As for trespassers on rural properties with entrance tracks, he adds: “There are roads that are private, and you can block the entrance with a chain. Of course, anyone walking along can use it, although they shouldn’t. From a legal point of view, it’s private property and they can’t use it.”
What if you retaliate
About protecting your property in person, Fran says: “This is complex. There are books and books devoted to this subject. In short, the answer is proportionality. It means that your response must be proportional to the aggression you’re suffering. If you are being robbed with a knife, for example, it is disproportionate to shoot with a gun.”
He adds: “There must be a proportional relationship between your response and the aggression. And of course, this is something for the judge to decide.”
Be careful, as there are many known cases of the criminal denouncing the intended victim.
Spain’s CCTV rules aren’t entirely straightforward. To avoid problems, take advice from a specialist company.
Fran says: “There is no limit to recording within your property. Outside your property, it’s not allowed because of personal data protection.”
You shouldn’t film public spaces or your neighbour’s land. It’s also prohibited to mount fake cameras to make a neighbour believe you’re filming them.
Before taking still images or recording video, the camera owner must register the device with the Spanish Agency for Data Protection (AEPD). If you have CCTV cameras, you’re legally obliged to mount clearly visible signs advising passers-by of the video surveillance.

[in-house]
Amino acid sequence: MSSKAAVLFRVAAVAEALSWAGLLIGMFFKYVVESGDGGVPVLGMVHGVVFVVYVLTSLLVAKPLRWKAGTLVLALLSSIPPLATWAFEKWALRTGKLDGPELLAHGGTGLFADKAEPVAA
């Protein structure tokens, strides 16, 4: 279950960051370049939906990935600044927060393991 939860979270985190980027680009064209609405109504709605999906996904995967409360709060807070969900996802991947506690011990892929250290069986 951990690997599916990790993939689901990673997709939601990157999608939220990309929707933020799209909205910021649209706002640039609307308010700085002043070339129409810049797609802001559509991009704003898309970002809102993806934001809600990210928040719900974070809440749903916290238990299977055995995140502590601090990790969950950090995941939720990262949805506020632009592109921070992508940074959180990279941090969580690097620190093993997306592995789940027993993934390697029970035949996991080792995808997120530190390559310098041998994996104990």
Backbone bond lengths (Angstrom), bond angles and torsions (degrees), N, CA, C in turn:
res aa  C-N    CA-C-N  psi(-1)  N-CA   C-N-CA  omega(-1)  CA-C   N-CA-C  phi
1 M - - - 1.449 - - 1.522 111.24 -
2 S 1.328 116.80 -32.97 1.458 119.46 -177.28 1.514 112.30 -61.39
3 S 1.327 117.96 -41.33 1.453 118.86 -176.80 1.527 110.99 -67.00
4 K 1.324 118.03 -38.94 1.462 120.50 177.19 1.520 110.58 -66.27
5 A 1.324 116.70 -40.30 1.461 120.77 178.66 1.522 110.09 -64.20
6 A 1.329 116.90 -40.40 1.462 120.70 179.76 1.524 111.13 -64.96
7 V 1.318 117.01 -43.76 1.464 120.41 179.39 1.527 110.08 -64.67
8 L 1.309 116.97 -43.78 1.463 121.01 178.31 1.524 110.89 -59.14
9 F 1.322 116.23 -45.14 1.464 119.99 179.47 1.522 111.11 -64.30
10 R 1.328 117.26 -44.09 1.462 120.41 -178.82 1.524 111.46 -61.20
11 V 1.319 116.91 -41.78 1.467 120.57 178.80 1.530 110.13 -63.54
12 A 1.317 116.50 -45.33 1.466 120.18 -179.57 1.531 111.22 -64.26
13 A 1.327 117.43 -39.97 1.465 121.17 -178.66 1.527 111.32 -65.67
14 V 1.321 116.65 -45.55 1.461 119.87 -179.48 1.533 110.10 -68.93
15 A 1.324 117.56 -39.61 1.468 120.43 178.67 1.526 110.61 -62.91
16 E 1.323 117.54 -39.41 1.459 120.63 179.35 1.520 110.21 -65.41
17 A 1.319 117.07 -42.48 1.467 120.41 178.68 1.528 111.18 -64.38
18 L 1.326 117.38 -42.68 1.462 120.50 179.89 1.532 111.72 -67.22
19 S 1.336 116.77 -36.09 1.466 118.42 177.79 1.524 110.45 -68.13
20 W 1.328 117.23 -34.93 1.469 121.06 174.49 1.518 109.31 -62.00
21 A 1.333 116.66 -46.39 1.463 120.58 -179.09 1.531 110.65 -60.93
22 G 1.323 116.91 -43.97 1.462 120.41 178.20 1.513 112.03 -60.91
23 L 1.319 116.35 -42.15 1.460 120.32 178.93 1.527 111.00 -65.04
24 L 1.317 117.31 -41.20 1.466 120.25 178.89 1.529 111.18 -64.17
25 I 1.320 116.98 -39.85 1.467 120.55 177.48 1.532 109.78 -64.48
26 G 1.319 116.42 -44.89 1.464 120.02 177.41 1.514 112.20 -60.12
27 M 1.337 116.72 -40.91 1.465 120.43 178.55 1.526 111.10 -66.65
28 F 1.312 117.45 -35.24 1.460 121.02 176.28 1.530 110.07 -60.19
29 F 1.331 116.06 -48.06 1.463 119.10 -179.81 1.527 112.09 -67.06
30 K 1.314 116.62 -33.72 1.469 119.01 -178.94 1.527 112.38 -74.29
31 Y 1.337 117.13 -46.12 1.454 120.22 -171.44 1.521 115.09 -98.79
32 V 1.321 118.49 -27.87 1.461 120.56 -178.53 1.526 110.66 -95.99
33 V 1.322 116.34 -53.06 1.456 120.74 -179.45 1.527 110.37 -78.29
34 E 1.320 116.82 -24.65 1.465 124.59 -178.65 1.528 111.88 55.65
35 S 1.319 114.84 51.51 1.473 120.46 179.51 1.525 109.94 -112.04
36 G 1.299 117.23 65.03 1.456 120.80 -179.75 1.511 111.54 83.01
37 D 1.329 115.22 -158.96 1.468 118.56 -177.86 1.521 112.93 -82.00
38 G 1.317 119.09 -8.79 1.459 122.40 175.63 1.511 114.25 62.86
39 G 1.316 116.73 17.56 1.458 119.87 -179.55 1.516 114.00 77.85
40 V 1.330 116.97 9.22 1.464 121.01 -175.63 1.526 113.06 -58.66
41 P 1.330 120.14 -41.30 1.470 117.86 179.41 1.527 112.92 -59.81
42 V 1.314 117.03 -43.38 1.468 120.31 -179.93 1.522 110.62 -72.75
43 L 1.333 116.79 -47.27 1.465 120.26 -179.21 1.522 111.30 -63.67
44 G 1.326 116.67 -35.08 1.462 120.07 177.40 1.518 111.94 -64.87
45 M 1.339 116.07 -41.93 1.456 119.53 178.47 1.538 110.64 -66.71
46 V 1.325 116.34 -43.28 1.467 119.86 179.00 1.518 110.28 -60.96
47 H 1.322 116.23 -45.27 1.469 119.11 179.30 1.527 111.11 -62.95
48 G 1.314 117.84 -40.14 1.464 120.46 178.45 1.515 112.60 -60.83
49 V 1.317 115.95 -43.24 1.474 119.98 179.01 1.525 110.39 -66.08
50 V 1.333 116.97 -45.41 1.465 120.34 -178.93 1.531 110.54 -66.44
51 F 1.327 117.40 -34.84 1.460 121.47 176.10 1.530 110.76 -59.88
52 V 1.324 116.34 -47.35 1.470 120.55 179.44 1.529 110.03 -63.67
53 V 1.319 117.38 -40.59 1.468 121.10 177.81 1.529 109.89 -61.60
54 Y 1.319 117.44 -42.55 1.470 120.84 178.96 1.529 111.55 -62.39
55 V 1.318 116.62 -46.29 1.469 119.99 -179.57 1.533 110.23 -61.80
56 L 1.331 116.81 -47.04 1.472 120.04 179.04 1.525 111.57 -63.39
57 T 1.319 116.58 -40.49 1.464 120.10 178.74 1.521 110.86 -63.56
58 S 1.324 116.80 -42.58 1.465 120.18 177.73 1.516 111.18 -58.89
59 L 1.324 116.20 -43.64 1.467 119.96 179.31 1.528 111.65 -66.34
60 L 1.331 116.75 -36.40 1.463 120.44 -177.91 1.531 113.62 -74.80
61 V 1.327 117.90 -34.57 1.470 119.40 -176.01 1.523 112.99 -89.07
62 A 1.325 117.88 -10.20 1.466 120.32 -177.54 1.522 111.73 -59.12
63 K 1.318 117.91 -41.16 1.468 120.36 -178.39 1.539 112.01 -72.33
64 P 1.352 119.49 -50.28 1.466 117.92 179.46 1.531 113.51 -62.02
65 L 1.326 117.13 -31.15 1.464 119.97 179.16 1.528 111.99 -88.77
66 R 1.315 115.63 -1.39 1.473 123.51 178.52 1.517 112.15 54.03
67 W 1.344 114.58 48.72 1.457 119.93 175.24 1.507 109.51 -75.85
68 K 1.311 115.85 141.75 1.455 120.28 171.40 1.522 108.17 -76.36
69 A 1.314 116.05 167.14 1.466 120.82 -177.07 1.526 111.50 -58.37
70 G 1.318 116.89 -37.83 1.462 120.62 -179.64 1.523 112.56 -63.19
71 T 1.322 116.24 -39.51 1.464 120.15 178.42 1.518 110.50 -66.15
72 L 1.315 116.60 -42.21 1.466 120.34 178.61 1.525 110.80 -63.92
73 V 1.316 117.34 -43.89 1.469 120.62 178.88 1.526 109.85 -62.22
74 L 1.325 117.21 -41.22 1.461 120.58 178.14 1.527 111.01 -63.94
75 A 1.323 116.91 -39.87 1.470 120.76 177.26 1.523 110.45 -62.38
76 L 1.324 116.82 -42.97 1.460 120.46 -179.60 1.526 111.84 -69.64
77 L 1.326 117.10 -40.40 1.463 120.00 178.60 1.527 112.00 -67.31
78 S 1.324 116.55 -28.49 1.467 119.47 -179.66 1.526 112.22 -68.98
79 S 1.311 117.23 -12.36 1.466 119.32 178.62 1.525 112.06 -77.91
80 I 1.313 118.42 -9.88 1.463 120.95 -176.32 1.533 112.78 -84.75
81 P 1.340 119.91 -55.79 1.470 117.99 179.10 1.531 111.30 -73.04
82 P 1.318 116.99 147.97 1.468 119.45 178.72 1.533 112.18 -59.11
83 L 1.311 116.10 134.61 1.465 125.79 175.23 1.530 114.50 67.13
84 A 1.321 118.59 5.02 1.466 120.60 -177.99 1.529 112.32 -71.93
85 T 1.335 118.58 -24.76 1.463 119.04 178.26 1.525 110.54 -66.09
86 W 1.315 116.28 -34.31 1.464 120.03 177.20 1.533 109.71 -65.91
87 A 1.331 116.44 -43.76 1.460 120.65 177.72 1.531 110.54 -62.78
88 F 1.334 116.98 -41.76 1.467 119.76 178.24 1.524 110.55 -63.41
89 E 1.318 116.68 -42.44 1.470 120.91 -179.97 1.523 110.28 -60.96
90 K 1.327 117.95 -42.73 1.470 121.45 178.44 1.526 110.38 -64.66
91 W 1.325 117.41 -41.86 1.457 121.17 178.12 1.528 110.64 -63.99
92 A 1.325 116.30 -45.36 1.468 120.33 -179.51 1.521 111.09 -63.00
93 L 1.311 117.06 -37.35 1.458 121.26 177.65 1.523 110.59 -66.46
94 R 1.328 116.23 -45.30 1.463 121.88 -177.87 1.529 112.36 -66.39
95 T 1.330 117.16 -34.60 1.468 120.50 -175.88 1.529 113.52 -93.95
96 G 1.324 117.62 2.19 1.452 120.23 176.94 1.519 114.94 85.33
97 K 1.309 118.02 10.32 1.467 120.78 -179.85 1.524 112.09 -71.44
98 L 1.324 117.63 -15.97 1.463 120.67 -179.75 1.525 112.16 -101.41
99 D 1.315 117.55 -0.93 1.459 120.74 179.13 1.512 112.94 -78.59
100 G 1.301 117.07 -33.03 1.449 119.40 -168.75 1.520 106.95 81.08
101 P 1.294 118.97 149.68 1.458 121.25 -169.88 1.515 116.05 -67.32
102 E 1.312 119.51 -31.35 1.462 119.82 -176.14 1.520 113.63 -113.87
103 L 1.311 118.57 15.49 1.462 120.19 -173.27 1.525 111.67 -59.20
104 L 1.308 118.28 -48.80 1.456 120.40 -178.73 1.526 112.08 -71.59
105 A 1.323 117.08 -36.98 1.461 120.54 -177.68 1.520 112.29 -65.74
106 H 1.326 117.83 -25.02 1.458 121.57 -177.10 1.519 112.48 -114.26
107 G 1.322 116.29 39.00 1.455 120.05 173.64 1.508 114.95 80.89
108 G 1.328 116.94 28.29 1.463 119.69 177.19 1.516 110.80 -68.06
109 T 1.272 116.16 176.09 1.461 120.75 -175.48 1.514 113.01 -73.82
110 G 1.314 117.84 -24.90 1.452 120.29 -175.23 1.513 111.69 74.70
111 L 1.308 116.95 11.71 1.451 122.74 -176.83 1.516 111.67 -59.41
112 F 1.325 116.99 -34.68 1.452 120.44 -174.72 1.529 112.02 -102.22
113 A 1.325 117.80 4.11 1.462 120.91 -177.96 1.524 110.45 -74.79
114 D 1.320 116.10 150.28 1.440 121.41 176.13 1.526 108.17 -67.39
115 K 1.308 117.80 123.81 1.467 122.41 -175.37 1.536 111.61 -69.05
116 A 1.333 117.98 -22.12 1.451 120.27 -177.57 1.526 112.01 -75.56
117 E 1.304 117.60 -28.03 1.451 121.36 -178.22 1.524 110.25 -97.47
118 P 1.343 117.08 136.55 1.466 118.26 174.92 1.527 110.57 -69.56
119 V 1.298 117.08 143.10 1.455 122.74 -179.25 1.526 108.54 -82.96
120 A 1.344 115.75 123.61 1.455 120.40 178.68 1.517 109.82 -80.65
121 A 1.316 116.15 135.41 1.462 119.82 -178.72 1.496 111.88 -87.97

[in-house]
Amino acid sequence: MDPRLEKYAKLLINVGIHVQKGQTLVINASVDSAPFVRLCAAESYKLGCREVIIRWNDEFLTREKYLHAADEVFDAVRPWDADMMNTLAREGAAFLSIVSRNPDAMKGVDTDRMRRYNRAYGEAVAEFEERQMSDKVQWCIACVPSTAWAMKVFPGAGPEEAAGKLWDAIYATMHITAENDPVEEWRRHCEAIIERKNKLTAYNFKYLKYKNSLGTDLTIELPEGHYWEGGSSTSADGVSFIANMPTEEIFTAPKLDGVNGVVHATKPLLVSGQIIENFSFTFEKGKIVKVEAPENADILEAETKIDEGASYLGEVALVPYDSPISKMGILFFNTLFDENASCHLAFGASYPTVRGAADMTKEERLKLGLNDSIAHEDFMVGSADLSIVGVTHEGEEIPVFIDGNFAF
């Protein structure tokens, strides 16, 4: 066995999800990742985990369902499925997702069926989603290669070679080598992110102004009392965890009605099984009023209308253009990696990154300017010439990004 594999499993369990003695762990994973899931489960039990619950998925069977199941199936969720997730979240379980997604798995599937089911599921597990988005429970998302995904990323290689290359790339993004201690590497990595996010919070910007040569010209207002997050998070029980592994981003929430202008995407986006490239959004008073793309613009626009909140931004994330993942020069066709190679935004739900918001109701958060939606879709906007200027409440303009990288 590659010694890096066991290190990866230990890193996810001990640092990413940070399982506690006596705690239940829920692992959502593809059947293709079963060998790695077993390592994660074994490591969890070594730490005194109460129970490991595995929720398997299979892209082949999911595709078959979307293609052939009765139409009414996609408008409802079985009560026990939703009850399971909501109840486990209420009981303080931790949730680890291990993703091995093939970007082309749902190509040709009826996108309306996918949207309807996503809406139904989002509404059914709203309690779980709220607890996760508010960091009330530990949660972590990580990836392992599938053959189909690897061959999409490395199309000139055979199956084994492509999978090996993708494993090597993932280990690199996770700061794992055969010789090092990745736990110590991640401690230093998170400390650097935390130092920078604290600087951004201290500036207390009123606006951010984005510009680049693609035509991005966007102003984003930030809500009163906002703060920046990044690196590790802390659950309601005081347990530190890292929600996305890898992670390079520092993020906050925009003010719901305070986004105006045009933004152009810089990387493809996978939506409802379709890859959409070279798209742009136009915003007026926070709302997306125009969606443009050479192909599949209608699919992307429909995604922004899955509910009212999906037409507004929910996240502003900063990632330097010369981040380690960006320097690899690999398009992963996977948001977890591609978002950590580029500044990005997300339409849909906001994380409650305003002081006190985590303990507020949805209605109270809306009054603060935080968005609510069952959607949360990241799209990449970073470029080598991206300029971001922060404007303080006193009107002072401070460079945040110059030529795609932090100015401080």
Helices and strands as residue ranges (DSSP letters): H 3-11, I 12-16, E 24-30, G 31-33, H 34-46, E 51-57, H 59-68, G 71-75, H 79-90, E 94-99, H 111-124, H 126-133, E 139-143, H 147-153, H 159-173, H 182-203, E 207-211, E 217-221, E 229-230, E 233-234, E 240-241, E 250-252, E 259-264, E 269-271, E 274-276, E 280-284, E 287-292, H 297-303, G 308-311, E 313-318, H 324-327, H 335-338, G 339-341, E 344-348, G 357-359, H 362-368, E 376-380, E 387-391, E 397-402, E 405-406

How to protect your car
With car crime, you need to apply common sense. When parking in city centres, ferias, and notorious neighbourhoods, some simple rules apply.
Never leave key in the ignition, don’t leave car doors unlocked, and never leave handbags, phones, laptops, or other valuables in the vehicle. Items that you can’t carry with you should be hidden or shut in the boot. Don’t leave vital personal paperwork or money in the glove compartment.
In towns, try to find an attended carpark. Even if it costs a few euros, this is cheaper than dealing with stolen items or a smashed window.
If there’s no secure parking, seek a space where there’s high footfall – not in hidden corners or quiet carparks on the edge of town. At night, park under streetlights or near all-night shops and takeaways. Another option is to park near the nearest Guardia Civil cuartel, where there’s CCTV coverage.